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    The Sound, Fury and Future of Blackness in American Politics

    By Andrea Shorter–

    It is Black History Month, and the politics of the politics of identity politics couldn’t be more intriguing, puzzling, absurd and predictable. Debates about how black is black enough for a presidential candidate to be an authentic representative of the African American experience suggest that the politics of race and power continue as the fifth rail in political discourse.

    If we’ve learned anything at all in these troubling post-Obama years, we are nowhere near a once declared “post-racial” America. Post-racialism remains a wishful, childish and offensive dismissal mainly by those who don’t want to deal with the gravity and implications of race and power. For African American candidates in the 2020 race (so far) for president, the question of authentic enough blackness has expectedly come to the fore.

    The birther-ism cause was meant to derail and delegitimize the meteoric rise of candidate and eventual President Barack Obama—the biracial son of a white mother from Kansas and a black Kenyan father. Birther-ism was purposefully replete with nativist, xenophobic code for “other.” Oddly, black litmus testing functions as a similar type of codification.

    There is no one or officially sanctioned way to be black in America, no more than there is an official way to be LGBT. So, what is “black enough”? Black enough for whom? Is there a measure for a “too black” to be president? Does black enough mean regularly listening to hip-hop? Is it having marched for civil rights? Do we really want to go there? Maybe we don’t really want to go there, but we might have to, yet again, to keep moving forward.

    The issue of a candidate’s contemporary blackness is something of a fallacy. At heart is whether or not a candidate is perceived and accepted by black folks to relate to, and authentically to represent, the complexities of the predominate African American journey: the ascension of those descendant from slavery.

    The real uneasy question at play is: can a person of African descent, but not a descendant of American slavery, truly represent, advocate for and employ the powers of their office to help forge a progressive path forward for African Americans? History shows that we have had, in fact, many towering and able representatives in the halls of Congress of African and Afro-Caribbean descent, including the late Shirley Chisholm.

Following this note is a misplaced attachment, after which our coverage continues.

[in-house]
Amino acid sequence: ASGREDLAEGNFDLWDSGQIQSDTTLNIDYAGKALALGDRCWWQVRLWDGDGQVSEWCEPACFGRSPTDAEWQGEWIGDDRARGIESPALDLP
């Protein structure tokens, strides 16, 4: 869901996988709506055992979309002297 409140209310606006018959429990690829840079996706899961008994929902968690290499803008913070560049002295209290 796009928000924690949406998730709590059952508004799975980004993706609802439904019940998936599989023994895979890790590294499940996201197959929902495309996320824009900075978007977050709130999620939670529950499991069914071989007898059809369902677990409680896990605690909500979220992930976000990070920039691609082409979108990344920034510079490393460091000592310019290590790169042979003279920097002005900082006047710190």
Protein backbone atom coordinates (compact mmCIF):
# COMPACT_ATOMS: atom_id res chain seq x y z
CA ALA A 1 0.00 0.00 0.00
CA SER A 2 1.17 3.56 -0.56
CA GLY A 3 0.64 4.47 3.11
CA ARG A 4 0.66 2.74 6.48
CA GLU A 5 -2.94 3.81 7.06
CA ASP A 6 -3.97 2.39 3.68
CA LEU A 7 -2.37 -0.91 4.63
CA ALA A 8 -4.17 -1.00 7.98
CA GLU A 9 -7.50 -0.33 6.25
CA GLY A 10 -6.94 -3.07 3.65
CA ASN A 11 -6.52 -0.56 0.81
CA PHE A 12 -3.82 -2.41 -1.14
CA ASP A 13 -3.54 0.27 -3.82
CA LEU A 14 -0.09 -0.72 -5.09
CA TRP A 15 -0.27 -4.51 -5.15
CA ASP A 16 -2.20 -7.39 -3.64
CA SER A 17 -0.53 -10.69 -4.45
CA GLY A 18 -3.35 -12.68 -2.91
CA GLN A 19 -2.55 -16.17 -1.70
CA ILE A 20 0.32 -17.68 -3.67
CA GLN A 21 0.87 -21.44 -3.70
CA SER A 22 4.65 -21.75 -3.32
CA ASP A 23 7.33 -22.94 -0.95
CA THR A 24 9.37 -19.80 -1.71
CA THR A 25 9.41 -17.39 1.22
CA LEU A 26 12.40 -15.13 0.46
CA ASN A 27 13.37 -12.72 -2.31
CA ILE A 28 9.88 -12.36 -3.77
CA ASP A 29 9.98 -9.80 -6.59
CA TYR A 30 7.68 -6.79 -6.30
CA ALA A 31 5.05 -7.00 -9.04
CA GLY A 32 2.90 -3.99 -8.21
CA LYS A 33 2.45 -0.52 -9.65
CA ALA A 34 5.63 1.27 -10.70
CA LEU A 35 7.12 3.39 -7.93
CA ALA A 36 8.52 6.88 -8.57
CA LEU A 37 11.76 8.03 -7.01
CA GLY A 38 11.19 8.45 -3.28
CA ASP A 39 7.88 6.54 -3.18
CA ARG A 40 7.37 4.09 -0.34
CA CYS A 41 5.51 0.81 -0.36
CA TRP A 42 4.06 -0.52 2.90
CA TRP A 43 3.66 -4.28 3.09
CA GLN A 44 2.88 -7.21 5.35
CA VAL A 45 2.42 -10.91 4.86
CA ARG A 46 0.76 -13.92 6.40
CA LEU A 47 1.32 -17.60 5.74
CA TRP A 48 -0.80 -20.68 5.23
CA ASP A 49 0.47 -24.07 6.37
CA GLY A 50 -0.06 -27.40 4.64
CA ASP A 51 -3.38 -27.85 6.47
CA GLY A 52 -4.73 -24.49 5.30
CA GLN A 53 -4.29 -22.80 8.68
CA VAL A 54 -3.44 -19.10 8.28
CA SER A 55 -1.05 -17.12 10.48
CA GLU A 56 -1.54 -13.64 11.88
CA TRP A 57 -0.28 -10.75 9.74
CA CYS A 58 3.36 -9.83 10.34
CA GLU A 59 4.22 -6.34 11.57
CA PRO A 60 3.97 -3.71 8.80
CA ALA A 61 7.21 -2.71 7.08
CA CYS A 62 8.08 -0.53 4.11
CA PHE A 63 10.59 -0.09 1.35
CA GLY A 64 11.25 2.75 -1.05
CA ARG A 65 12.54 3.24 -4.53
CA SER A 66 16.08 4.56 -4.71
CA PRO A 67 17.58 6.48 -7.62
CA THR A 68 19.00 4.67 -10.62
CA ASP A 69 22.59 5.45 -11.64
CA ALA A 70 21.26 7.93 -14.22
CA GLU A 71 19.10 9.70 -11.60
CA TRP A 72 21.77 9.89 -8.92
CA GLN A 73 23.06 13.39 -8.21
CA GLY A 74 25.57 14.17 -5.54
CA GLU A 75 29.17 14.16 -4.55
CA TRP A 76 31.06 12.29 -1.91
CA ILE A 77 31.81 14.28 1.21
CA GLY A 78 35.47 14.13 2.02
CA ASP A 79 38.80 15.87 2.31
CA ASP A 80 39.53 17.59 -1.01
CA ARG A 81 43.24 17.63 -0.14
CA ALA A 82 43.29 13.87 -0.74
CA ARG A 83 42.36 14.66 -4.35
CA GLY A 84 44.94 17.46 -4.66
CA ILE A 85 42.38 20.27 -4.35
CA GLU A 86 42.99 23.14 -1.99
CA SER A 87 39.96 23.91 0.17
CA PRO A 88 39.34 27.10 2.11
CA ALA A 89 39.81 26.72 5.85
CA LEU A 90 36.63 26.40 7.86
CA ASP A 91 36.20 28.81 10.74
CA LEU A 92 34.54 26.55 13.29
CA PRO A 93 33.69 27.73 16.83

The next question is, will a voter majority ever elect a person who is a descendant of American slavery into the White House? Are black identified candidates sans the descendant heritage of American slavery perceived and accepted as some sort of fair compromise? Are such queries fair to black identified candidates themselves, no matter how qualified, capable, prepared and dedicated they might be to serve as president for all Americans?

    Perhaps the answers lie in the not so distant future as our national demographics evolve into a majority minority populace, and the meaning of this historical heritage evolves along that platonic shift.

    The particular journey of descendants of American slavery is a deep and tightly intertwined strand in the American fabric. There is no running away from a not so distant history that all Americans are rooted in, share and continue to reap benefit from in one way or another. The strand is strong, and cannot be easily unraveled by any singular candidate, election cycle, legislation or administration.

    African Americans have every right to expect that our elected black leaders will do their utmost to represent and address their interests, issues and challenges at every level of office. African American voters are not looking for a messiah, no more than they will vote for someone simply because he or she is black. For many, it’s clearly a start. Still, African American voters are as dimensional in their determinations as are many other voters. Records and platforms do count.

    The quest for black authenticity in political leadership is the want for affirmation, and trusted representation against any attempts to dismiss, erase or forget the African American journey against political expediency. Ultimately, everyone has to determine for themselves if, how and why these queries really matter. Perhaps by next Black History Month, we will have it all figured out.

    Andrea Shorter is a Commissioner and the former President of the historic San Francisco Commission on the Status of Women. She is a longtime advocate for criminal and juvenile justice reform, voter rights and marriage equality. A Co-founder of the Bayard Rustin LGBT Coalition, she was a 2009 David Bohnett LGBT Leadership Fellow at the Harvard Kennedy School of Government.